Nuclear engineering graduates see bright future
WEST LAFAYETTE, Ind. National energy concerns, job stability and new technology applications are generating renewed interest in nuclear engineering careers.
Purdue University, which has one of the largest nuclear engineering programs in the nation, will welcome a beginning class next fall expected to be twice as large as this year's class of 82 students.
"Students are looking at nuclear engineering in a much broader context," said Arden Bement Jr., a distinguished professor and head of nuclear engineering at Purdue. "Today there are more opportunities for nuclear engineering graduates as well as new interest in nuclear power generation."
Bement attributes much of the increased interest to renewed concerns about U.S. energy self-sufficiency and fear of dependence on foreign energy sources.
In light of California's energy crisis, environmental concerns about fossil fuel pollution and global warming, the nuclear power industry's prospects no longer seem as dim as they did in the years following the Three Mile Island and Chernobyl reactor breakdowns.
Congress is considering a substantial increase in funding for nuclear research. Additional funding also is being allocated to ensure safe storage of radioactive waste, improve nuclear plant design and construction safety, and increase cost efficiency .
In July Vice President Dick Cheney, Cabinet members and lawmakers began conducting "town hall" forums to raise support for the Bush administration's national energy strategy to boost U.S. production of oil, gas and nuclear power.
The House and Senate also began considering the plan's recommendations. The plan, which was released in May, calls for revising regulations to speed relicensing of reactors and licensing of new plants. It is estimated that 65 new power plants of all sorts must go on-line annually to meet demand. There currently are no nuclear plants under construction.
"There is the expectation now that there will be new reactors built in this country due to energy demands," Bement said. "In the next 20 years, to meet demand, we'll clearly need more diversity in fuel type. Students understand the growing need for safe, affordable energy, and nuclear energy is the lowest cost form of energy right now. Plus it doesn't emit greenhouse gases."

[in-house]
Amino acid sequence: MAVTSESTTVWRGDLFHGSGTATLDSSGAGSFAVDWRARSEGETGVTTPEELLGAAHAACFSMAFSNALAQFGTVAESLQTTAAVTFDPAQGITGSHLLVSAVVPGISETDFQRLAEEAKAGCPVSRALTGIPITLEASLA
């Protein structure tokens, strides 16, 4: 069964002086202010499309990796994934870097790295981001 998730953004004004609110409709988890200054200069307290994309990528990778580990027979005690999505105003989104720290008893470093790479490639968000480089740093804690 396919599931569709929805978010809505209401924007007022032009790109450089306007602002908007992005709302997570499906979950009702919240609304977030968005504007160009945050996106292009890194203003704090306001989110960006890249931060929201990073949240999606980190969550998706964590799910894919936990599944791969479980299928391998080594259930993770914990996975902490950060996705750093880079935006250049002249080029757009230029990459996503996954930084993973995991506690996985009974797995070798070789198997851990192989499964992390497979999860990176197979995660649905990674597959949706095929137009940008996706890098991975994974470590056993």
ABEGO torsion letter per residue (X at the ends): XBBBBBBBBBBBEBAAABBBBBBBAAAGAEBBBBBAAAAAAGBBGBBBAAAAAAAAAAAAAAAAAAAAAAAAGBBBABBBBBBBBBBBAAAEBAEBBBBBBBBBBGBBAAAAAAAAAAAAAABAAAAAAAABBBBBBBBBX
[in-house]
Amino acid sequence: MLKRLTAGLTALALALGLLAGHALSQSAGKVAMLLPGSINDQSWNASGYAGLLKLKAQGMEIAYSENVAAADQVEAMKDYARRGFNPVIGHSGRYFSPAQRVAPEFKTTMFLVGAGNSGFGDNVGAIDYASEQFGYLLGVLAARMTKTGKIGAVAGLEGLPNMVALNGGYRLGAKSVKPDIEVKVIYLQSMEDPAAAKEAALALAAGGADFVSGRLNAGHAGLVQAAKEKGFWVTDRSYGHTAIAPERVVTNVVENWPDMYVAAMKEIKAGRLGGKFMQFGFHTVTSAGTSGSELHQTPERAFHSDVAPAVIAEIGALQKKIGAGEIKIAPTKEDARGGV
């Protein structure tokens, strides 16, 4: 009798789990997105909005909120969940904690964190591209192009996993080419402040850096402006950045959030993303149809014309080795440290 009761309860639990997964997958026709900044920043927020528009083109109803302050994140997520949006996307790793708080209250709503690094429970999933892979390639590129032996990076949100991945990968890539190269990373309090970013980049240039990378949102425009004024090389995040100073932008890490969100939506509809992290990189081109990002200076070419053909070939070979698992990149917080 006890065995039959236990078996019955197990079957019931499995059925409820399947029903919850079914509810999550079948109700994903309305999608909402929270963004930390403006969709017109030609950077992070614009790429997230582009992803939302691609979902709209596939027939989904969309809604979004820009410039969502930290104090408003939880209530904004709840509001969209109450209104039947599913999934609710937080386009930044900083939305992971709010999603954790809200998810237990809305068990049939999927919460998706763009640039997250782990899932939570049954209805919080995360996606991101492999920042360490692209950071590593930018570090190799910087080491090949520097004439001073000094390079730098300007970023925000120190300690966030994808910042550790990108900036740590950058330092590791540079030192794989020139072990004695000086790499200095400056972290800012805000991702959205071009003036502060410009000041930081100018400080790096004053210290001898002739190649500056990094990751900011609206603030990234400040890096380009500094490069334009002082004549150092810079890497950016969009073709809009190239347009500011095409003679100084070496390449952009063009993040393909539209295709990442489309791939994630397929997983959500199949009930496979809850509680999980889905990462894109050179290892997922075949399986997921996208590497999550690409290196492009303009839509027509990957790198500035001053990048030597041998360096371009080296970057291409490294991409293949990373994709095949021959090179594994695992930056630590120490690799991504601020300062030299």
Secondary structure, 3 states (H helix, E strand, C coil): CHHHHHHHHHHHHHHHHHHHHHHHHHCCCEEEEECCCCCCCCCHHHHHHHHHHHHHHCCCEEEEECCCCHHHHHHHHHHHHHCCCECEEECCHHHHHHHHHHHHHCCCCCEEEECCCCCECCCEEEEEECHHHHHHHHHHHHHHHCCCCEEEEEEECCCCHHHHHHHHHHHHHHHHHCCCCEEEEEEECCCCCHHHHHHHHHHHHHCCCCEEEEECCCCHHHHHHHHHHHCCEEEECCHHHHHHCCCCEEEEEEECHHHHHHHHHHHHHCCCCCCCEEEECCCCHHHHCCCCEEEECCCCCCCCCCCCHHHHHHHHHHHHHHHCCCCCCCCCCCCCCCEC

According to U.S. Department of Labor reports, nuclear engineers held about 12,000 jobs in 1998, the most recent year for that industry report. About 60 percent were in utilities, the federal government and engineering consulting firms.
More than half of all federally employed nuclear engineers were civilian employees of the Navy. Most of the rest worked for the Department of Energy or the Tennessee Valley Authority, while a smaller percentage worked for defense manufacturers or manufacturers of nuclear power equipment. Most nonfederally employed nuclear engineers worked for public utilities or engineering consulting companies.
Until recently, labor analysts predicted most job openings for nuclear engineers would result from the need to replace engineers who transferred to other occupations or retired. "Utility industry jobs tend to be stable and offer greater job security than the more volatile high-tech industries," Bement said regarding the low turnover in utilities positions.
He said nuclear engineers will be needed to replace retiring engineers at existing plants. Many of those plants will come up for relicensing in the next decade. Nuclear engineers also will be needed to work in defense-related areas and to improve and enforce waste management and safety standards. Job opportunities also will exist in the production, handling and use of nuclear fuel and the safe disposal of waste produced by nuclear energy or in fusion energy.
Bement said nuclear engineering graduates also have less obvious employment opportunities beyond power generation. Some specialize in the development of nuclear power propulsion technology for space missions, while others develop industrial and medical uses for radioactive materials, including equipment to diagnose and treat medical problems.
Purdue graduates with a bachelor's degree in nuclear engineering earn an average of $44,500 per year. Bement said some of Purdue's outstanding bachelor of science graduates are being offered starting salaries exceeding $50,000. Advanced-degree holders from Purdue could command a salary another $10,000 to $20,000 higher right after graduation.
The median annual earnings of all nuclear engineers was $71,310 in 1998, the Department of Labor reports. In the federal government, nuclear engineers in supervisory, nonsupervisory and management positions averaged $67,100 a year in early 1999.
Purdue graduates have enjoyed 100 percent job placement since 1992, the first year records were kept on employment success. The U.S. News and World Report's most recent survey ranked Purdue's nuclear engineering program seventh in the nation.
Source: Arden Bement Jr., (765) 494-5742 firstname.lastname@example.org
Writer: Grant Flora; (765) 494-2073; gflora.purdue.edu
Purdue News Service: (765) 494-2096; email@example.com